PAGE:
From the time I first heard it played at my church, I knew I was to go with the NGO, HOPEthiopia.

These lyrics, in particular, were what stood out to me:

Spirit lead me where my trust is without borders 

Let me walk upon the waters 

Wherever you would call me 

Take me deeper than my feet could ever wander 

And my faith will be made stronger 

In the presence of my Saviour (1)

It struck a chord within me and I thought I would expound on what these words mean to me:

Spirit lead me – It all starts with the Holy Spirit. He is the one that leads us in the calling and purposes that are from God. Being the third member of the Godhead, He was the first one to have tugged my heart to go on this mission’s trip.

Where my trust is without borders – Trust is a very important thing for all of us. It is a sensitive area, too, as we have all experienced our trust being broken by another person(s). But, when you can move to the place where you can trust your Creator with the delicate, fragile pieces of your heart, He will blow your mind with the places He will take you & the people you will meet. You will discover that the One person you can fully and completely trust will indeed show you that your trust (in Him) will be without borders, borderless that is, even amongst the raging ocean waves that seem to engulf you on all sides.

Let me walk upon the waters – The Apostle Peter got to waterski without a boat, and we want to do the same. When you’re out on the water, outside of the boat, your perspective changes. It’s a whole new vantage point as you aren’t thinking about yourself or your comfort. Instead, you are taking a risk with your life – one with your eyes fixed on the One who’s called you to walk on water in the first place.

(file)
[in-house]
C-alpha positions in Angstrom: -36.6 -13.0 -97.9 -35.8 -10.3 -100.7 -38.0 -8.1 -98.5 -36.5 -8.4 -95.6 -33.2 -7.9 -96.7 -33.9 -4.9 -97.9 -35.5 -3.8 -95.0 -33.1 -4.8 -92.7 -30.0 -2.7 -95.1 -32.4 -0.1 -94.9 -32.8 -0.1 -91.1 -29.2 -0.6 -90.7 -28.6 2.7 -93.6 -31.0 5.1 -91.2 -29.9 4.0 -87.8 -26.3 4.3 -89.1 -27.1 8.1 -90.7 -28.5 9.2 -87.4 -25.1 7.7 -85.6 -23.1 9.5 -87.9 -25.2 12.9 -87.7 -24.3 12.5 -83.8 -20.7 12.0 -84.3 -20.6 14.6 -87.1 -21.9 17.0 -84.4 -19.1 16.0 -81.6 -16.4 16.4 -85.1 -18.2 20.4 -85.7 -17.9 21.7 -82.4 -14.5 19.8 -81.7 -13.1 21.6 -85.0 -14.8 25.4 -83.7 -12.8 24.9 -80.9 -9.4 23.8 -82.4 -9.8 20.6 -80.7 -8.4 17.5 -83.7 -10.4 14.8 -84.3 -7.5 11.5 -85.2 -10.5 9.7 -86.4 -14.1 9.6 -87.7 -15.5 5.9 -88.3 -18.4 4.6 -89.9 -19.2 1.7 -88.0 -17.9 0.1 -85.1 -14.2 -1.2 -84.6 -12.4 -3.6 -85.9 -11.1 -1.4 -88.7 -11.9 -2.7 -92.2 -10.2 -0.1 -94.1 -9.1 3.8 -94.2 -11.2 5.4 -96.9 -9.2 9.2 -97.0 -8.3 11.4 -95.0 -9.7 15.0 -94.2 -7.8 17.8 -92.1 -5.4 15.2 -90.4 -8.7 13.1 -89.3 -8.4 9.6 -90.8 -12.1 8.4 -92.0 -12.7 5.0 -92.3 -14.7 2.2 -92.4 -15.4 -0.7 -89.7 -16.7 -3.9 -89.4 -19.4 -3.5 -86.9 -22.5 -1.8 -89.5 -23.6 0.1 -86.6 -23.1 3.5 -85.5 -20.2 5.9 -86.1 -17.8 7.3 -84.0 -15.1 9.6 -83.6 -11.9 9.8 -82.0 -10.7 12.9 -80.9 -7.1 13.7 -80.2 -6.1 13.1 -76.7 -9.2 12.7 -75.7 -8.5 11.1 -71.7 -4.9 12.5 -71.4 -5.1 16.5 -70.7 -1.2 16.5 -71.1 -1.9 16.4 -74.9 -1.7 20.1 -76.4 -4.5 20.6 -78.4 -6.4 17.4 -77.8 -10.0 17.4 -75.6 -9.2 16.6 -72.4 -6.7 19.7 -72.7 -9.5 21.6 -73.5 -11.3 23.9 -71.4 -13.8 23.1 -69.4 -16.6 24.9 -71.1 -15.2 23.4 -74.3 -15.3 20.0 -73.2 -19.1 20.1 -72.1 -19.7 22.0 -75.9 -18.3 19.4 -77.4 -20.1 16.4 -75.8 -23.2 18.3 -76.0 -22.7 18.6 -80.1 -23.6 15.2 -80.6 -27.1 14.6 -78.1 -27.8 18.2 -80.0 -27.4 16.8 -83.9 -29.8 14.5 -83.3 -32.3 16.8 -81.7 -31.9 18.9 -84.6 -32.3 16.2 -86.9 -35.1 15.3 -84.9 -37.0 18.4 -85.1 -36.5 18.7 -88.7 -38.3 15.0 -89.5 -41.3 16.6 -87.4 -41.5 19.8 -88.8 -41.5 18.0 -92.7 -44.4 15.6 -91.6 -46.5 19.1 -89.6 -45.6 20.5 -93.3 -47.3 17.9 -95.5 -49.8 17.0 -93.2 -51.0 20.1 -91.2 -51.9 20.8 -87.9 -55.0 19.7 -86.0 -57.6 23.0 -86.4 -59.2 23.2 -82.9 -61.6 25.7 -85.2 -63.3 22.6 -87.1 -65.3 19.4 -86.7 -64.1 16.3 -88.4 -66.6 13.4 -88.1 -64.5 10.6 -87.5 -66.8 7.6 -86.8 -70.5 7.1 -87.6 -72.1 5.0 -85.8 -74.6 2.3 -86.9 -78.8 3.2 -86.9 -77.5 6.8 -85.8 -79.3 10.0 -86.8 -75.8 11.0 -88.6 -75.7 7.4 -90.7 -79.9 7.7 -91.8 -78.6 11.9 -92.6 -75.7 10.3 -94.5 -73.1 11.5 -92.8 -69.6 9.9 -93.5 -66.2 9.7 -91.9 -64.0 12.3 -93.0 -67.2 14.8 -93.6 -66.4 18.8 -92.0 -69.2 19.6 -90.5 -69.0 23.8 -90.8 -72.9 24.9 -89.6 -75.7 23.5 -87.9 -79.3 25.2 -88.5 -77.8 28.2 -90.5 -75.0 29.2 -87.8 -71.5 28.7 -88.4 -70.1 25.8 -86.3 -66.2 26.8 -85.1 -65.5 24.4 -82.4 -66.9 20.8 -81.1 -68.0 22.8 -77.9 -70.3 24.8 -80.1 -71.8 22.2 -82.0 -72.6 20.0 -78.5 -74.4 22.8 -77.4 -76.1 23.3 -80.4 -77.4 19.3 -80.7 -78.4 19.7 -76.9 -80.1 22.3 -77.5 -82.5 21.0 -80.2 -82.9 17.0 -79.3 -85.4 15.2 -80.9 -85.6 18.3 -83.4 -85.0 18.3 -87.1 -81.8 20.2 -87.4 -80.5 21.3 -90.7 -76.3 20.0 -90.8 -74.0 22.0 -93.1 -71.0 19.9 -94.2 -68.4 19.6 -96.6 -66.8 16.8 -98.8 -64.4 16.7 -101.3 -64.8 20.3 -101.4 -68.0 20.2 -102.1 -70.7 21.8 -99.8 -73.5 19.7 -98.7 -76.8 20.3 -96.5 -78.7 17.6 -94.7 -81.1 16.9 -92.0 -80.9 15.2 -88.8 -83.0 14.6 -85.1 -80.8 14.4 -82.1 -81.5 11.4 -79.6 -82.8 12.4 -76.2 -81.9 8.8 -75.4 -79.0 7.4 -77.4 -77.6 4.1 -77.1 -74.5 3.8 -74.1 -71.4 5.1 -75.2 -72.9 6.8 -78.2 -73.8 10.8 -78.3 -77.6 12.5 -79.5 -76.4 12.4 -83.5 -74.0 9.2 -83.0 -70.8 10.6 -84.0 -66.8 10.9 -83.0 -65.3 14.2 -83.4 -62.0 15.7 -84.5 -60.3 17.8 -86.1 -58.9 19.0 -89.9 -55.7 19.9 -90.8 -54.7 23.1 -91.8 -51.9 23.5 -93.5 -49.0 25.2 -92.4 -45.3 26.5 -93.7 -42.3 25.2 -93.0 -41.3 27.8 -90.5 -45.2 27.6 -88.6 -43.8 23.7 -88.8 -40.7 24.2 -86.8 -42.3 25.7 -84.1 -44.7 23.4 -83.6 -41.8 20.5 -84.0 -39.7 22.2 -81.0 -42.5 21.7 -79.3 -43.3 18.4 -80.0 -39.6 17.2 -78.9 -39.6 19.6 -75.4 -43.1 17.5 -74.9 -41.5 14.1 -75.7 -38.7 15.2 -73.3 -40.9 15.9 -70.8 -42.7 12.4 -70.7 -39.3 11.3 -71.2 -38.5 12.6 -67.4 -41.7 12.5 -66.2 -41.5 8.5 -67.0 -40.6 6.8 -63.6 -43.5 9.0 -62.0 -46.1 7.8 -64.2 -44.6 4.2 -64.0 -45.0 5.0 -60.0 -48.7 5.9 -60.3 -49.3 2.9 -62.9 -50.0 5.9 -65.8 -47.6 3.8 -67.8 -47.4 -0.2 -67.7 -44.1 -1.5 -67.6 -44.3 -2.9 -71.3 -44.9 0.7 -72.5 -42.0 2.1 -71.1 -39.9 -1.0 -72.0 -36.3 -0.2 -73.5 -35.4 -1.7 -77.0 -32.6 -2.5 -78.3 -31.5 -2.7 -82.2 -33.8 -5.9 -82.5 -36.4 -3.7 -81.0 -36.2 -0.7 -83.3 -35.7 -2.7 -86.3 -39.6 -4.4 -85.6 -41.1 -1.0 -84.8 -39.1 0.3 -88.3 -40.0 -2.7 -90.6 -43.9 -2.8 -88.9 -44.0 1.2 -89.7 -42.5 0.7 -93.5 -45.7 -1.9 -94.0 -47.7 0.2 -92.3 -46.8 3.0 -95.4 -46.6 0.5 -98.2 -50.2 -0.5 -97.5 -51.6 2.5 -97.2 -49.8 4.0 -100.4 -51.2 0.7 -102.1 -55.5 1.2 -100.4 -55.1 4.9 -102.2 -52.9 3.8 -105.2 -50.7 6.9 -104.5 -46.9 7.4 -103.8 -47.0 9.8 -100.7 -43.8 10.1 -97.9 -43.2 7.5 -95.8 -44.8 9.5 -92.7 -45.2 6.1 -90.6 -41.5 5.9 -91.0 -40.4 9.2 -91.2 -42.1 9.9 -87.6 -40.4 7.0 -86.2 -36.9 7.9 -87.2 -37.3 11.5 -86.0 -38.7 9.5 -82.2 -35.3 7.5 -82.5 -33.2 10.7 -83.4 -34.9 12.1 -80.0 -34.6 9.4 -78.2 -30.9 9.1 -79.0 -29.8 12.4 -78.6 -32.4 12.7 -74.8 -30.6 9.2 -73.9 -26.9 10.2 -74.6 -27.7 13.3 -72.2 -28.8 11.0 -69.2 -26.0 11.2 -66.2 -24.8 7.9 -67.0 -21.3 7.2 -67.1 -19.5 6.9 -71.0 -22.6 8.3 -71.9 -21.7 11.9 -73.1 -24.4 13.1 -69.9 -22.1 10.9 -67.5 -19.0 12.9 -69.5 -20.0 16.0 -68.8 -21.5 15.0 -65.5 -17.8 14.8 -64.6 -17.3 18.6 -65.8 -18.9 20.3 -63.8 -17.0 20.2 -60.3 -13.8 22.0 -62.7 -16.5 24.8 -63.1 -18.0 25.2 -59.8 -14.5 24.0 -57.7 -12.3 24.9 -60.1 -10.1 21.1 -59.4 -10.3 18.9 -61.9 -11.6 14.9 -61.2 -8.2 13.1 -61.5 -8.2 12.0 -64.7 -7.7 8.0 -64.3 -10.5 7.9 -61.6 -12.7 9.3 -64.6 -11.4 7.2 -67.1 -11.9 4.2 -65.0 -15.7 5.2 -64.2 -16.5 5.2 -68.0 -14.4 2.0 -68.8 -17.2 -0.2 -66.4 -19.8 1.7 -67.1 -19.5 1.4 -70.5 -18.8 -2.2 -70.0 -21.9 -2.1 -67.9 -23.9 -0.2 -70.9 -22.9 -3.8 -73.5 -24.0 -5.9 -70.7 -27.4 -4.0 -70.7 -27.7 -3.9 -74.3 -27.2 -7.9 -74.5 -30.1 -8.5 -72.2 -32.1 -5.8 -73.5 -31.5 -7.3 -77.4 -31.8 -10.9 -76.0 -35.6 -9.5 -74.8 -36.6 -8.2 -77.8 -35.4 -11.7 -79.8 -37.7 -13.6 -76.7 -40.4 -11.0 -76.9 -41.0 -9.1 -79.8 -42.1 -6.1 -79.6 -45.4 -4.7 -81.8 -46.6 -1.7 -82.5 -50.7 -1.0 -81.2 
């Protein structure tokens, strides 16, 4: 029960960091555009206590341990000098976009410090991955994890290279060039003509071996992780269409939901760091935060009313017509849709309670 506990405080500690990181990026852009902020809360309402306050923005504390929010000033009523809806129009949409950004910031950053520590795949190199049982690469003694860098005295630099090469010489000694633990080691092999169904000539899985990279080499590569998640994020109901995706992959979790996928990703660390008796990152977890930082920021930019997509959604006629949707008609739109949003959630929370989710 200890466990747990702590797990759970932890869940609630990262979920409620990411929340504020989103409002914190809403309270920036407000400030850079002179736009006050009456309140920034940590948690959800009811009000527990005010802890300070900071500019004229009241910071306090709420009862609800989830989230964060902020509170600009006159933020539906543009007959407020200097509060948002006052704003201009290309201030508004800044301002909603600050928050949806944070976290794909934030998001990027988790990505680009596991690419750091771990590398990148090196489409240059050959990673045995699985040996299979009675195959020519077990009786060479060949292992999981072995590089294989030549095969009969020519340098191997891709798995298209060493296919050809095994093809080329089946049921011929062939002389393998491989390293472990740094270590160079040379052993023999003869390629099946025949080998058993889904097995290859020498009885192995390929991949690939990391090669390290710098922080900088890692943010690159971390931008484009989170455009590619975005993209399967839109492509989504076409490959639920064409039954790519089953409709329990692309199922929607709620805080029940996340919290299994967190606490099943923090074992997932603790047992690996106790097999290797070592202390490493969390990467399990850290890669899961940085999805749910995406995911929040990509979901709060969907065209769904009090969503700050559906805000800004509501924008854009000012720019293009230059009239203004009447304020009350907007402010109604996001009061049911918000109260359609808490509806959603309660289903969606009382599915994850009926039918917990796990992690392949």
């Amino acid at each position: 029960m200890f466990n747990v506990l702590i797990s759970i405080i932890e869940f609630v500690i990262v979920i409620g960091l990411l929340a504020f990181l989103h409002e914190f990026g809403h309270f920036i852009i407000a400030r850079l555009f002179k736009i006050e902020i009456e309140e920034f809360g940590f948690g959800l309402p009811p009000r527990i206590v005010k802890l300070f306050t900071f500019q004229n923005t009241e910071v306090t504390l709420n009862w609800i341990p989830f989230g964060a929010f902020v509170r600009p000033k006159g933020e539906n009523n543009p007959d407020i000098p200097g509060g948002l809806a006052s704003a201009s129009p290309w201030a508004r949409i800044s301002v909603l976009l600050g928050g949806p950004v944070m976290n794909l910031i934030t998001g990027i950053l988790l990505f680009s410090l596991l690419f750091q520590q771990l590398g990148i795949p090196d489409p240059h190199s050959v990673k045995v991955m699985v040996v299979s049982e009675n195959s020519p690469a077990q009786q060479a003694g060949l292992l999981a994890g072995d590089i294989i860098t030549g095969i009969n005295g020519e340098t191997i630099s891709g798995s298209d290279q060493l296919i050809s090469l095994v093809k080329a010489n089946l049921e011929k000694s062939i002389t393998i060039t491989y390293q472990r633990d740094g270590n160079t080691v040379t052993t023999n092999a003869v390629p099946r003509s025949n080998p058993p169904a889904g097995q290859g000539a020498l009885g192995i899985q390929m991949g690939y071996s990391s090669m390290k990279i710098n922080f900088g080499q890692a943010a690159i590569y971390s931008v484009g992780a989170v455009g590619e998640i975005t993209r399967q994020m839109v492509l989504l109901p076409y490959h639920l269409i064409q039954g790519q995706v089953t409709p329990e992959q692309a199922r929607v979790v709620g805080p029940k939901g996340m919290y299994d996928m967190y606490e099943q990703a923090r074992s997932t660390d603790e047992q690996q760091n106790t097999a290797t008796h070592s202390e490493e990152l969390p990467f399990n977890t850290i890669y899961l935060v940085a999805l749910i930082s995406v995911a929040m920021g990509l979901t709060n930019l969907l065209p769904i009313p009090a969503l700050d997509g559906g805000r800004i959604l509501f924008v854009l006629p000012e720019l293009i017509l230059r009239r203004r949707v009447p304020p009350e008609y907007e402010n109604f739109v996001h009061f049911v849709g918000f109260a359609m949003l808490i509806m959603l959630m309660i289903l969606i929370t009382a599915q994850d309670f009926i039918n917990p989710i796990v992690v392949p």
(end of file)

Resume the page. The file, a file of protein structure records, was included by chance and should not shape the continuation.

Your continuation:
Wherever you would call me – We all crave to be called to something noble and great. We want to go. To go somewhere big and to do something far greater than who we are, and something much grander than our present conditions, whatever they may be. We instinctively know there’s more. There has to be. And where shall we go? Wherever He would call us. He sets the course, and we follow in the wake. As you’ll discover, more often than not, it will be the very place where you most want to go.

Take me deeper than my feet could ever wander – I want to go deeper, much deeper, in my life than where I’m at now, or where I have been in the past (no matter how deep those places were.) Whenever I travel to a new destination or go somewhere for the first time, my first inclination is to explore and to discover my new surroundings – all of it. I want to know what’s there. This is called wandering and it’s like this with God. He will guide you into places, people, and situations you had no idea even existed and you will just wander right into these ultra-cool, life-changing, kairos moments.

And my faith will be made stronger – Faith is a difficult concept, idea, and doctrine for me to grasp and understand, much less to live out. We all know the definition of faith, as the writer of Hebrews pens in the eleventh chapter of the book. I want faith. Genuine faith. Sterling faith. The real kind. Faith that is rock-solid. Stronger than silver. I think this would help me greatly in my day-to-day life and the various encounters I face.